Dallas Cowboys History in Quotes: The Leon Lett Incidents

Leon Lett
Leon Lett gave the Dolphins second life in 1993 by trying to recover the ball after a blocked field goal attempt.

The Dallas Cowboys announced this week that former defensive lineman Leon Lett will join the staff as assistant defensive line coach. He previously helped the Cowboys during training camp in 2011.

Of course, none of us have forgotten about the Leon Lett stories of the 1990s. Although Lett was very important to the team’s success in 1995, his gaffes remain legendary.

As part of the Dallas Cowboys history in quotes series, here are three quotes about these gaffes.

“How could I hear someone that small and that fast. I was the one making all the noise.”

Lett about Don Beebe, who stripped Lett of the football in Super Bowl XXVII before Lett could score. Had Lett scored, the Cowboys would have won 59-17 and set a Super Bowl record for points scored.

Source: New York Times, Feb. 1, 1993

“After that play, I kind of felt if we didn’t make it [to the Super Bowl], it would’ve been my fault.”

Lett in his first meeting with the press after he cost the Cowboys a win over the Miami Dolphins by trying to recover the ball after Dallas blocked a game-winning field goal attempt at the end of the Thanksgiving Day game. Dolphin kicker Pete Stoyanovich got a second chance and kicked a 19-yard field goal to give Miami the win.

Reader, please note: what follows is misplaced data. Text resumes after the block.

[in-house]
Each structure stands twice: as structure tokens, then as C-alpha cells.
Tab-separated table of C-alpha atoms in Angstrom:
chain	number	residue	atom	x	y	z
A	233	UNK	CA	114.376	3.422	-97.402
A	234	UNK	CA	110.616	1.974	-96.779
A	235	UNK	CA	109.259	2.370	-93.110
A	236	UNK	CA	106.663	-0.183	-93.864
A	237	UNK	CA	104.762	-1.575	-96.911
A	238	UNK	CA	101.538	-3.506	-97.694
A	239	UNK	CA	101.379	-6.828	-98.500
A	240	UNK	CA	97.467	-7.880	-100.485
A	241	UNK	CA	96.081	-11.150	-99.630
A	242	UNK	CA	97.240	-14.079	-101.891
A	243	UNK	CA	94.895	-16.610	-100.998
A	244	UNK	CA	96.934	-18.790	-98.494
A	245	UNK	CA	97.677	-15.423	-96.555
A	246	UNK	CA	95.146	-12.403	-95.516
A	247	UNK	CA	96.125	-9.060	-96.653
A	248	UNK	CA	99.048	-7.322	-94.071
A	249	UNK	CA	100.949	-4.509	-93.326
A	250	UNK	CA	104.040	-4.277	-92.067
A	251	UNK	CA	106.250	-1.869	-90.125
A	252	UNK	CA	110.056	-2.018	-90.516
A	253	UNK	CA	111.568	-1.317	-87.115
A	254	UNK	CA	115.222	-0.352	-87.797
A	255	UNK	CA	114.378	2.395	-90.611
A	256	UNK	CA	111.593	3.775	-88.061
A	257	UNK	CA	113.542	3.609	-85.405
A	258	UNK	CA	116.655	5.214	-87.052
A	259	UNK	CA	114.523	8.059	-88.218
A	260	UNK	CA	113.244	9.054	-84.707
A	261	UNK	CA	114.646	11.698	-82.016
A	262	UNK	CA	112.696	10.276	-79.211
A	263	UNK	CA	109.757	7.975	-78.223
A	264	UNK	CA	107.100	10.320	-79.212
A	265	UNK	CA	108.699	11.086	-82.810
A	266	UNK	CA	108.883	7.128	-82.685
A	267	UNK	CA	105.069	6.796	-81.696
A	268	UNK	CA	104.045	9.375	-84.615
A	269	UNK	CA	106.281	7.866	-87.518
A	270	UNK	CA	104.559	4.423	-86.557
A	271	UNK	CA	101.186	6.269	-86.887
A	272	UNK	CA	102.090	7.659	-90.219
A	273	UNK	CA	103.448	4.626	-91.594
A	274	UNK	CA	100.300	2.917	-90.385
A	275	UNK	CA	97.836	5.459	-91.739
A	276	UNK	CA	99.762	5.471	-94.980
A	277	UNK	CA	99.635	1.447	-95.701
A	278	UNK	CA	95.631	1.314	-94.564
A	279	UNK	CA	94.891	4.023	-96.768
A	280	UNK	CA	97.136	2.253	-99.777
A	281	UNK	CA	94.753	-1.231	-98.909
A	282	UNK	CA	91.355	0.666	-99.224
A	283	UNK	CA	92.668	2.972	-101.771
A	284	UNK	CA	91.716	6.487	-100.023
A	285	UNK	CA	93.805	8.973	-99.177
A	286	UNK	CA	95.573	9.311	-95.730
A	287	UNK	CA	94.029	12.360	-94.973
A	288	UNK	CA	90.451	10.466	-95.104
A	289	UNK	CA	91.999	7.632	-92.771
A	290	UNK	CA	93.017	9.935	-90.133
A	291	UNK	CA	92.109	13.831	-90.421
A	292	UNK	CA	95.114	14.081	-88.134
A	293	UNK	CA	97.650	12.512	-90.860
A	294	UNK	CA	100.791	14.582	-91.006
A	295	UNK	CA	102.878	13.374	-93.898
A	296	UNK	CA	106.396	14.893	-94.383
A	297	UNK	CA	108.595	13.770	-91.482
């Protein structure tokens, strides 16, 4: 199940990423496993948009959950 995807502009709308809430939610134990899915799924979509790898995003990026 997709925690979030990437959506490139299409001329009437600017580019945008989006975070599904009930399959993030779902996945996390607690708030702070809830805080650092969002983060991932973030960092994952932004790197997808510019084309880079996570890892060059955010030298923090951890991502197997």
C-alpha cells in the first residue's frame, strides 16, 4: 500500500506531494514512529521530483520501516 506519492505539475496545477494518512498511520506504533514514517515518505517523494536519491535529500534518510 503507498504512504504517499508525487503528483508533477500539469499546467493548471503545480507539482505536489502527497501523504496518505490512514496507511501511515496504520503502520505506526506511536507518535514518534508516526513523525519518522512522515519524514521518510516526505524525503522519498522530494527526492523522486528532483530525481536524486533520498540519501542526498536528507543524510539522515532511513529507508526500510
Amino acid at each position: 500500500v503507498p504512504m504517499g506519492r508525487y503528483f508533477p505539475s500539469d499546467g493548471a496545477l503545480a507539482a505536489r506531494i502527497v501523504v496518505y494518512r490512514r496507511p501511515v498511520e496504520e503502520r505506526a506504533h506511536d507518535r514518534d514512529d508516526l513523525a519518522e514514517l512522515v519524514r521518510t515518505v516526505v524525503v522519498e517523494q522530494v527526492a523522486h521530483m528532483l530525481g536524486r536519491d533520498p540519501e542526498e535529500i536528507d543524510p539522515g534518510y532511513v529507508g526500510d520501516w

Source: Pittsburgh Post-Gazette, January 26, 1994

“This is a time of concern for Leon Lett the person. Our thoughts are with him and his family and we will continue to offer our help and support in any way we can.”

Jerry Jones in a statement after the NFL suspended Lett for a year for testing positive for cocaine. Lett missed parts of the 1996 and 1997 seasons because of the suspension.

Did You Know?

Although Lett was a vital member of the Dallas defensive lines of the 1990s, his contributions did not show up in the stat columns. He never recorded more than four sacks or 36 tackles in a single season. Other defensive tackles of the era, including Jimmie Jones, Chad Hennings, and Hurvin McCormack (yes, that Hurvin McCormack) had better numbers on paper.

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Article by Matt Cordon

Blogging impatiently about the Cowboys since 2006. Being a fan since 1977 hasn't required quite as much patience.

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